Skip to main content

Influence of Dietary Vitamin E on Behavior of Listeria monocytogenes and Color Stability in Ground Turkey Meat following Electron Beam Irradiation

Buy Article:

$37.00 plus tax (Refund Policy)

Abstract:

There is growing concern that the free radical scavenging effect of antioxidants added to meats might reduce the antimicrobial effectiveness of ionizing radiation. A study was conducted to determine the effect of vitamin E on the behavior (growth) of Listeria monocytogenes and color stability in turkey meat following electron beam irradiation. Raw ground turkey breast meat from birds fed diets containing 0 (control), 50, 100, and 200 IU/kg of vitamin E was inoculated with a five-strain mixture of L. monocytogenes to give approximately 107 CFU/g. Inoculated samples were irradiated at 0, 0.5, 1, and 2 kGy and stored aerobically (12 days) or under vacuum (42 days) at 4°C. L. monocytogenes survivors were determined by plating samples on modified Oxford medium and counting colonies on modified Oxford medium plates after 48 h at 35°C. Meat color was measured using a colorimeter. Irradiation at 2.0 kGy resulted in an approximately 3.5-log reduction of initial numbers of L. monocytogenes. There were no significant differences in D-values (decimal reduction times) for L. monocytogenes in meat irrespective of vitamin E treatment (P > 0.05). Also, vitamin E treatments did not affect growth of the pathogen in aerobic or vacuum-packaged samples following irradiation (P > 0.05). Compared with controls, irradiated meat from birds fed 100 or 200 IU/kg of vitamin E demonstrated significant improvement in color stability (lightness and redness values) during aerobic storage (P < 0.05). Dietary vitamin E (100 to 200 IU/kg) has good potential for improving the color stability of turkey meat without compromising the microbial safety of the irradiated product.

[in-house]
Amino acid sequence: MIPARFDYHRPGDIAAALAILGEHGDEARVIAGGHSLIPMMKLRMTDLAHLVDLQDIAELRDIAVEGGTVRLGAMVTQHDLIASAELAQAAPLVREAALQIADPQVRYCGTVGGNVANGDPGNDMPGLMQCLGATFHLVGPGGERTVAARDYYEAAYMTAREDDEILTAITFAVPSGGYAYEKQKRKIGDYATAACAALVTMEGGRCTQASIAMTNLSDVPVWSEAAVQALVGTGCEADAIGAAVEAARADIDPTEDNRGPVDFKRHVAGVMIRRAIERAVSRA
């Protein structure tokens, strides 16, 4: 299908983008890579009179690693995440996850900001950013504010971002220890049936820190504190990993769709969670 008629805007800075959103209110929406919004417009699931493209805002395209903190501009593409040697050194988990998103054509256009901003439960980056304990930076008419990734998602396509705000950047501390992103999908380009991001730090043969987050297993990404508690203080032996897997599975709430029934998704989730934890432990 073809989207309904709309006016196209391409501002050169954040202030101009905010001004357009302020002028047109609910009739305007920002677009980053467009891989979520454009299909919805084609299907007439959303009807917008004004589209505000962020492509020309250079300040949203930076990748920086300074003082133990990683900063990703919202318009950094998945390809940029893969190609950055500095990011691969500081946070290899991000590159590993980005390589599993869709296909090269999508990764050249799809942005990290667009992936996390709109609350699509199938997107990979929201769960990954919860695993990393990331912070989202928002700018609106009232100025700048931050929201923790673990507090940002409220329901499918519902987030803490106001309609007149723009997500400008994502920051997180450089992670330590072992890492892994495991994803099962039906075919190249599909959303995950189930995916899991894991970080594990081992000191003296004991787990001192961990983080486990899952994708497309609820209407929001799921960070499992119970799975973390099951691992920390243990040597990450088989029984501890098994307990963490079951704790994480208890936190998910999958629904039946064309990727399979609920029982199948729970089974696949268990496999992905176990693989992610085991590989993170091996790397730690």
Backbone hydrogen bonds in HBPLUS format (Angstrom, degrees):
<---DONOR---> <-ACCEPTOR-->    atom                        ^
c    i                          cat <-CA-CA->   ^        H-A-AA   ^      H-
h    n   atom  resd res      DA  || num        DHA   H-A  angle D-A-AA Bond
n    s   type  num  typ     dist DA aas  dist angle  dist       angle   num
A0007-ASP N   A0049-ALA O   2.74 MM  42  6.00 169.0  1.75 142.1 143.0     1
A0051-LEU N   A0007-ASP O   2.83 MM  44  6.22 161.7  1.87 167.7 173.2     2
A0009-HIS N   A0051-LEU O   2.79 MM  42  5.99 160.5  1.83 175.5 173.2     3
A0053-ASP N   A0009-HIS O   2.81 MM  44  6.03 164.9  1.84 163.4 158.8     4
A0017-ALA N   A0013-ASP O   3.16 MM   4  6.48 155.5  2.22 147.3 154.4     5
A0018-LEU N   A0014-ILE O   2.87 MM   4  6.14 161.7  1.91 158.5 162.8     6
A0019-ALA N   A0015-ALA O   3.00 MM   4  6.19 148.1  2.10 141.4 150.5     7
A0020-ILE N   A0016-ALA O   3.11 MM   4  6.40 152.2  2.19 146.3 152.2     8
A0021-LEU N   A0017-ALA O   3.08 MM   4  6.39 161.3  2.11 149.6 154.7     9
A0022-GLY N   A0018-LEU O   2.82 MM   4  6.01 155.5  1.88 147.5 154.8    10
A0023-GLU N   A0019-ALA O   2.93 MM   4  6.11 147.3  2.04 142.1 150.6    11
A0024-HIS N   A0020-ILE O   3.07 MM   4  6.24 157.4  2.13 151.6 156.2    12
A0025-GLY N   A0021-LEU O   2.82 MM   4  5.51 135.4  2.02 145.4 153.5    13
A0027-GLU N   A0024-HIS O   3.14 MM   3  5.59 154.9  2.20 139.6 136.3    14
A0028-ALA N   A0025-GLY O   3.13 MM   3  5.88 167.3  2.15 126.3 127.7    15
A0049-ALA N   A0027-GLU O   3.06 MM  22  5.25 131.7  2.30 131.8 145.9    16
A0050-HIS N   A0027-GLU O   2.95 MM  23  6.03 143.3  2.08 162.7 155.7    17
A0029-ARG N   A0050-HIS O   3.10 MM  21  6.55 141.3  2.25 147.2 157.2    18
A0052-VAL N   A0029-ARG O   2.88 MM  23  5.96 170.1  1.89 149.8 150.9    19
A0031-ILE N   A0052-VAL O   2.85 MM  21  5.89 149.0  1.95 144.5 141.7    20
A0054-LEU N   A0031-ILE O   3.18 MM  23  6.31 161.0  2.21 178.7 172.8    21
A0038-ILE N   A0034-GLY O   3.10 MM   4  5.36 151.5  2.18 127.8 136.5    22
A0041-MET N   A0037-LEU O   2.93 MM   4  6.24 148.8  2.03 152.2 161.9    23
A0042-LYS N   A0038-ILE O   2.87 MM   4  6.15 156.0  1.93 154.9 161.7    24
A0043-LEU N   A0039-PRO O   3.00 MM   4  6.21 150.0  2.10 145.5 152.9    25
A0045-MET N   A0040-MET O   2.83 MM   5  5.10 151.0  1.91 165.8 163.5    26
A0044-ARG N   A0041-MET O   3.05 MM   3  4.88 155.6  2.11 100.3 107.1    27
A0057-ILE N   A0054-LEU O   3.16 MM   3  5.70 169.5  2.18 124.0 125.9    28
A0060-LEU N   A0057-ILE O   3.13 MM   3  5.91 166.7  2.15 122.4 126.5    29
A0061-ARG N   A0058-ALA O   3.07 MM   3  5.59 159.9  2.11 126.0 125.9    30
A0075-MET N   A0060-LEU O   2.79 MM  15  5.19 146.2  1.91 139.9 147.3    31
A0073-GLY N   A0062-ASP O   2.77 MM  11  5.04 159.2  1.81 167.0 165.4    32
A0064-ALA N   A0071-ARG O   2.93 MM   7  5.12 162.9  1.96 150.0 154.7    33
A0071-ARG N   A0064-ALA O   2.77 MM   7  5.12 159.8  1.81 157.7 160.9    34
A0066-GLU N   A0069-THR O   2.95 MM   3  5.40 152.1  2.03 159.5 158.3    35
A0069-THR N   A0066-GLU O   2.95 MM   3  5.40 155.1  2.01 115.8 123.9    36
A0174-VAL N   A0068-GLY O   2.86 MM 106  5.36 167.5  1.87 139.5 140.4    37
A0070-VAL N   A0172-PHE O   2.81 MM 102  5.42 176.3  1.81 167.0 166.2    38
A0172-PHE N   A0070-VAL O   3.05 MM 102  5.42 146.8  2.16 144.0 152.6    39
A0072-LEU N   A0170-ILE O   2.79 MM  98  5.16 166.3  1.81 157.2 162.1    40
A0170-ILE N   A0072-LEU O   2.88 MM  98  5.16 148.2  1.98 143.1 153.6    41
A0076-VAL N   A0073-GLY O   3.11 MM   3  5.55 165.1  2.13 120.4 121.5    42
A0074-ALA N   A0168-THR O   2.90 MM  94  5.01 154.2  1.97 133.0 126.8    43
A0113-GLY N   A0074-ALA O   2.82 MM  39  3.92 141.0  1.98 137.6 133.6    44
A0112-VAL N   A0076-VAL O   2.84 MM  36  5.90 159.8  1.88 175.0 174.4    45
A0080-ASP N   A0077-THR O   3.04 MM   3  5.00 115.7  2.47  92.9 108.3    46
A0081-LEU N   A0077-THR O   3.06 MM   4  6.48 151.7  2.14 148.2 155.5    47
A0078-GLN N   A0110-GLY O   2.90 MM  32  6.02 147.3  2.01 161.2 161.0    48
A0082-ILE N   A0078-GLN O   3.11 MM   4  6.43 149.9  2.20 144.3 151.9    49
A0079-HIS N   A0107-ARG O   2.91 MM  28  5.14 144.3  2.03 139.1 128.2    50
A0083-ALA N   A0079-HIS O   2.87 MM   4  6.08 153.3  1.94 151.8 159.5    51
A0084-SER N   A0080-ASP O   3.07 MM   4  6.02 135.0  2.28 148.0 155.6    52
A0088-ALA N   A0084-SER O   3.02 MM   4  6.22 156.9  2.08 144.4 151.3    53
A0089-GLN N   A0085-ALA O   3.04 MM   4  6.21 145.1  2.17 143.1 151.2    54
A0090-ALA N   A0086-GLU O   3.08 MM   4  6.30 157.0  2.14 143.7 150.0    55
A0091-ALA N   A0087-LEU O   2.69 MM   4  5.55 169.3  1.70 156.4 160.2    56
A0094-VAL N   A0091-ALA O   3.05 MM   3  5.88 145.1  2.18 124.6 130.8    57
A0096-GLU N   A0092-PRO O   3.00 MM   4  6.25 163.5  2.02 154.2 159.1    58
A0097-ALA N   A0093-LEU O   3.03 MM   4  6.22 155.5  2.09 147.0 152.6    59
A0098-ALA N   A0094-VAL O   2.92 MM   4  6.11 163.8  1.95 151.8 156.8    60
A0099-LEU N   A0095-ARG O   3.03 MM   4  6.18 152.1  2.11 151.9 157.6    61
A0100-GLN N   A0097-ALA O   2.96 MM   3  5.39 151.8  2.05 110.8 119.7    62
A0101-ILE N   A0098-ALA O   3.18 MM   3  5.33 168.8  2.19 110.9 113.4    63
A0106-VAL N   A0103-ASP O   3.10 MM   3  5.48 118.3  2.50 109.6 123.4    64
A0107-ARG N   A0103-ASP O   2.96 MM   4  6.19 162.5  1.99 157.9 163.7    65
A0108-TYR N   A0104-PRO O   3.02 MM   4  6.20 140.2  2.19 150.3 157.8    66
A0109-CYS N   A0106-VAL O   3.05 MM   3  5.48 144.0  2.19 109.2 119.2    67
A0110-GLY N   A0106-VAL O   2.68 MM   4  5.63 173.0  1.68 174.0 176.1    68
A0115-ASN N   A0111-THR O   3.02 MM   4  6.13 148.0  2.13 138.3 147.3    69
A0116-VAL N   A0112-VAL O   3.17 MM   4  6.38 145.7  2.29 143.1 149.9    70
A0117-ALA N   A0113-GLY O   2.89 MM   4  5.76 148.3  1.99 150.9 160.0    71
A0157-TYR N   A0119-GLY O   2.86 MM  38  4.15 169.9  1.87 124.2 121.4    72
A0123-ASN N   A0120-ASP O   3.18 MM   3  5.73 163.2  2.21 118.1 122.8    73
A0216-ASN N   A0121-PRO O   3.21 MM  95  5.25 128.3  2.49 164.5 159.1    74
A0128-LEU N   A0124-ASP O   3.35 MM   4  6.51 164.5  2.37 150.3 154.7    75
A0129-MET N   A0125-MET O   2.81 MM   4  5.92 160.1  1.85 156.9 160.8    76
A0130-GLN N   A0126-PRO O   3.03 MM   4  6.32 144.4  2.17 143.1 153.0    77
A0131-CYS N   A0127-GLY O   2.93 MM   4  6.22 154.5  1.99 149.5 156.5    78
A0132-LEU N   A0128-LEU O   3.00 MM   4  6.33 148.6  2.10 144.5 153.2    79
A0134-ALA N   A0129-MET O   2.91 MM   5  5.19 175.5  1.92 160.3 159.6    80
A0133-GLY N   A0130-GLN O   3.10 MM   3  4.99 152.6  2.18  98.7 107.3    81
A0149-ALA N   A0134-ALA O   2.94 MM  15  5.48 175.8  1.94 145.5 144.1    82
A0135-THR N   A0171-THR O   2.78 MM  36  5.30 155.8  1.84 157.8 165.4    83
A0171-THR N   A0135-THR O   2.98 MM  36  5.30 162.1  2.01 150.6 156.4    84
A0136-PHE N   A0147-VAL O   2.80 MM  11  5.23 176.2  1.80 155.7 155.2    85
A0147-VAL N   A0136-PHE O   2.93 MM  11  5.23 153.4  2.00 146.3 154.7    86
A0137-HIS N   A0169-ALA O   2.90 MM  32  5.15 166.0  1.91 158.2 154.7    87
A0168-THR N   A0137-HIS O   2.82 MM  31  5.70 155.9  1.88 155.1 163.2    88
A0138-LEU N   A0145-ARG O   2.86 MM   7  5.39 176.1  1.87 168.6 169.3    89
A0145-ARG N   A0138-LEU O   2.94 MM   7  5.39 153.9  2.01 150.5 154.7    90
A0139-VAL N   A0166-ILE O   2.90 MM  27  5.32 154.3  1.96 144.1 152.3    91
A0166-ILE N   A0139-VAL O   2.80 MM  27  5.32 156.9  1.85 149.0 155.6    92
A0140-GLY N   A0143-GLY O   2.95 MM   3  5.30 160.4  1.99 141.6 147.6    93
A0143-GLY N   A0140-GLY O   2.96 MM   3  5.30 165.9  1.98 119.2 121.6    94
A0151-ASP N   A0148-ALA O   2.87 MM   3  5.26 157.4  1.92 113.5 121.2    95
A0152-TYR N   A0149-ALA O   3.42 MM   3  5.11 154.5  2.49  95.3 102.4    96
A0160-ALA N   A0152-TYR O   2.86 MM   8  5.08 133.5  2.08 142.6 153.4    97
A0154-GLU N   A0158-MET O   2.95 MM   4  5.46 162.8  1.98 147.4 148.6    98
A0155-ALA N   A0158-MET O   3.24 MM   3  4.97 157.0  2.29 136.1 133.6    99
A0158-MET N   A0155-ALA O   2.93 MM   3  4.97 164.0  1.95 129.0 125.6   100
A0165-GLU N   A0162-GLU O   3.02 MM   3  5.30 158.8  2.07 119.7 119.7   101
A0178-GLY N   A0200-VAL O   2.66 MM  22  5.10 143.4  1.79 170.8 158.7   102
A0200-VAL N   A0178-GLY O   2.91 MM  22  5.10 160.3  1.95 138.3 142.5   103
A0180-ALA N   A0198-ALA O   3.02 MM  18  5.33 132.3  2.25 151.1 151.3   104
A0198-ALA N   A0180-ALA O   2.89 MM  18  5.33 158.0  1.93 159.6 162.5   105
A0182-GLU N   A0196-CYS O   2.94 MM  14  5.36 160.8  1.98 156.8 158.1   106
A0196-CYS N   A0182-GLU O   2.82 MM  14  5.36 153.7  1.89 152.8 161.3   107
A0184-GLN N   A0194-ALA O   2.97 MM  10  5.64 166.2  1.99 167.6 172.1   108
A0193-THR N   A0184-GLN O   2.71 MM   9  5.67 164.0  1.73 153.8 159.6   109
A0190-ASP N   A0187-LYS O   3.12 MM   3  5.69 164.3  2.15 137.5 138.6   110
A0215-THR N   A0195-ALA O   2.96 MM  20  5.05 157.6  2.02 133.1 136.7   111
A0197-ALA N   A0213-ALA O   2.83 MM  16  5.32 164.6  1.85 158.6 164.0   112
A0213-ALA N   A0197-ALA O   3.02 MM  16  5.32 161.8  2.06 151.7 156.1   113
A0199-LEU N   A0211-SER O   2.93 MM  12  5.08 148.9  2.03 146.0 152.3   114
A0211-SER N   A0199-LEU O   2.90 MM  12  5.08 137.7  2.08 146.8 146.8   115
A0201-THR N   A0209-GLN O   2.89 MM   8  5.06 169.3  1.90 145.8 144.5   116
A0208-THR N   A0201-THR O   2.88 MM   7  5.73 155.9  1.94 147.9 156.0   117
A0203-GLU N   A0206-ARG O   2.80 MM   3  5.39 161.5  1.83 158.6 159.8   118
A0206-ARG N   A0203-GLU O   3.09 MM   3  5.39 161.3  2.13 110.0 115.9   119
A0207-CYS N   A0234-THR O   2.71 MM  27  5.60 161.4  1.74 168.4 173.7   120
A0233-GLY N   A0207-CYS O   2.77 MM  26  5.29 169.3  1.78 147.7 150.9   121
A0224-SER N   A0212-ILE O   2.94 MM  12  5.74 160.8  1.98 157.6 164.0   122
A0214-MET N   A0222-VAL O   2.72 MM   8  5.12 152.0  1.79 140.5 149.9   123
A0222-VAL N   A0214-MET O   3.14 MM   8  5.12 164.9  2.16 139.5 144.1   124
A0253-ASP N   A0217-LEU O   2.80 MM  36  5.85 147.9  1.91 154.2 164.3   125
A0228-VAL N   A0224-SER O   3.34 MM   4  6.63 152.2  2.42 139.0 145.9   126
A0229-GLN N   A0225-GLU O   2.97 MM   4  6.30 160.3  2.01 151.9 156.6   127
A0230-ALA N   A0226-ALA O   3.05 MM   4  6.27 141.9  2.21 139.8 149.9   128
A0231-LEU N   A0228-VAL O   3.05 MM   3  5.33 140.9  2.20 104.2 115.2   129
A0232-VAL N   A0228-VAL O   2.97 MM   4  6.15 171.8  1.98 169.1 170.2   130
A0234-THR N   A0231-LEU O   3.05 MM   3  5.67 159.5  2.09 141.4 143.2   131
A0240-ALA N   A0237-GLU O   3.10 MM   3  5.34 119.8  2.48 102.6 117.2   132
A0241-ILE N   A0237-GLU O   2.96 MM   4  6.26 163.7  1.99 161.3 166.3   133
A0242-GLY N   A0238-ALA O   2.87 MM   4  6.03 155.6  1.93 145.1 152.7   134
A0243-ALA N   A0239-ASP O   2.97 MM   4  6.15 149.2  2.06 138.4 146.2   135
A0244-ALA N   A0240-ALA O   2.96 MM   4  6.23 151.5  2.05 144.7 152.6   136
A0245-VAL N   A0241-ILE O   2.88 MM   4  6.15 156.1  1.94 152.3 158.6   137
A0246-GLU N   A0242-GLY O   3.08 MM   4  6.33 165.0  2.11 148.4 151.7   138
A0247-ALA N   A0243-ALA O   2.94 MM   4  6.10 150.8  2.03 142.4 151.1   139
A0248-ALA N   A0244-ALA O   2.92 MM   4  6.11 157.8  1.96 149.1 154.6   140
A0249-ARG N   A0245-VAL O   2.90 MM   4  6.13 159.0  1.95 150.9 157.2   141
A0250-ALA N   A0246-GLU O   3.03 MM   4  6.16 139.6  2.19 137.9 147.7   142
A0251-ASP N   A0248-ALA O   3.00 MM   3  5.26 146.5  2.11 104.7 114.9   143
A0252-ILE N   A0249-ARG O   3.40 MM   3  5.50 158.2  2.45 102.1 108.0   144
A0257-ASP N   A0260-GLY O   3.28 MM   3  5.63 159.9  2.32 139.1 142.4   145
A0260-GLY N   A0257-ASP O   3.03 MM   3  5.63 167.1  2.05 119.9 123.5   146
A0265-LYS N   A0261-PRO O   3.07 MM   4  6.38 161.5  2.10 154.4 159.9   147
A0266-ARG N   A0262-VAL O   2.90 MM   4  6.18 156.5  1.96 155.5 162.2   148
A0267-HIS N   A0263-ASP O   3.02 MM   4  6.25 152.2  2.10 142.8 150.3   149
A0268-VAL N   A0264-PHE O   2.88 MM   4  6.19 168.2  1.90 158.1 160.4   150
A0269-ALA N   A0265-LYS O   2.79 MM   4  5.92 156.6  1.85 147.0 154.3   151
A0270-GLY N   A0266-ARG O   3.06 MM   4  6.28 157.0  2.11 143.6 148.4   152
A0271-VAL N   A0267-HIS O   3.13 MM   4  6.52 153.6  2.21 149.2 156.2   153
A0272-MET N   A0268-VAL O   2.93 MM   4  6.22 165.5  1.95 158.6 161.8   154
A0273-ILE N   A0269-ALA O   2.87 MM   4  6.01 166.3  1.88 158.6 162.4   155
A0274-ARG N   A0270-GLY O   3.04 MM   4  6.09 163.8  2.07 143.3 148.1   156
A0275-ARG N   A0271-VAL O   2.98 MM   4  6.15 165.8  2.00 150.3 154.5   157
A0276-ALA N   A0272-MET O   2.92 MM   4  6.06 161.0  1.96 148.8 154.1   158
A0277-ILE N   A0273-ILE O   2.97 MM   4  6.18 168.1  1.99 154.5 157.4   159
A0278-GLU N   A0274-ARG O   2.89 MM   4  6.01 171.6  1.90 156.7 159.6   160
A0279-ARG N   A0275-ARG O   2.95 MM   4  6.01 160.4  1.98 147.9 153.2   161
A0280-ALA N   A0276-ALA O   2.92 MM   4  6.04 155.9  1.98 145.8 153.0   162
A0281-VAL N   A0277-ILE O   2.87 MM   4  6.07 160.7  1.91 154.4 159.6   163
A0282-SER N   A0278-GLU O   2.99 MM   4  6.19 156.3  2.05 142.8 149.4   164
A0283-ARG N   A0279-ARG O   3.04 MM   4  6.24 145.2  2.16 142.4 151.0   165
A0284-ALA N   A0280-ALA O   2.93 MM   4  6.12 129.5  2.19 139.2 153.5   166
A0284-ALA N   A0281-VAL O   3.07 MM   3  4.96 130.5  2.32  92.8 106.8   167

Document Type: Research Article

Affiliations: 1: Department of Food Science and Human Nutrition, 2312 Food Sciences Building, Iowa State University, Ames, Iowa 50010, USA 2: Department of Animal Science, 2276 Kildee Hall, Iowa State University, Ames, Iowa 50010, USA 3: Pre-Harvest Food Safety and Enteric Diseases Research Unit, National Animal Disease Center, U.S. Department of Agriculture, Agricultural Research Service, Ames, Iowa 50010, USA

Publication date: June 1, 2005

More about this publication?
  • IAFP Members with personal subscriptions to JFP Online: To access full-text JFP or JMFT articles, you must sign-in in the upper-right corner using your Ingenta sign-in details (your IAFP Member Login does not apply to this website).

    The Journal of Food Protection (JFP) is a refereed monthly publication. Each issue contains scientific research and authoritative review articles reporting on a variety of topics in food science pertaining to food safety and quality. The Journal is internationally recognized as the leading publication in the field of food microbiology with a readership exceeding 11,000 scientists from 70 countries. The Journal of Food Protection is indexed in Index Medicus, Current Contents, BIOSIS, PubMed, Medline, and many others.

    Print and online subscriptions are available to IAFP Members and institutional subscribers. IAFP Members with a subscription to JFP Online will have access to all available JFP and JMFT content. Online visitors who are not IAFP Members or journal subscribers will be charged on a pay-per-view basis. Membership and subscription information is available at www.foodprotection.org.
  • Information for Authors
  • Submit a Paper
  • Subscribe to this Title
  • Membership Information
  • Information for Advertisers
  • Ingenta Connect is not responsible for the content or availability of external websites
iafp/jfp/2005/00000068/00000006/art00006
dcterms_title,dcterms_description,pub_keyword
6
5
20
40
5

Access Key

Free Content
Free content
New Content
New content
Open Access Content
Open access content
Subscribed Content
Subscribed content
Free Trial Content
Free trial content
Cookie Policy
X
Cookie Policy
Ingenta Connect website makes use of cookies so as to keep track of data that you have filled in. I am Happy with this Find out more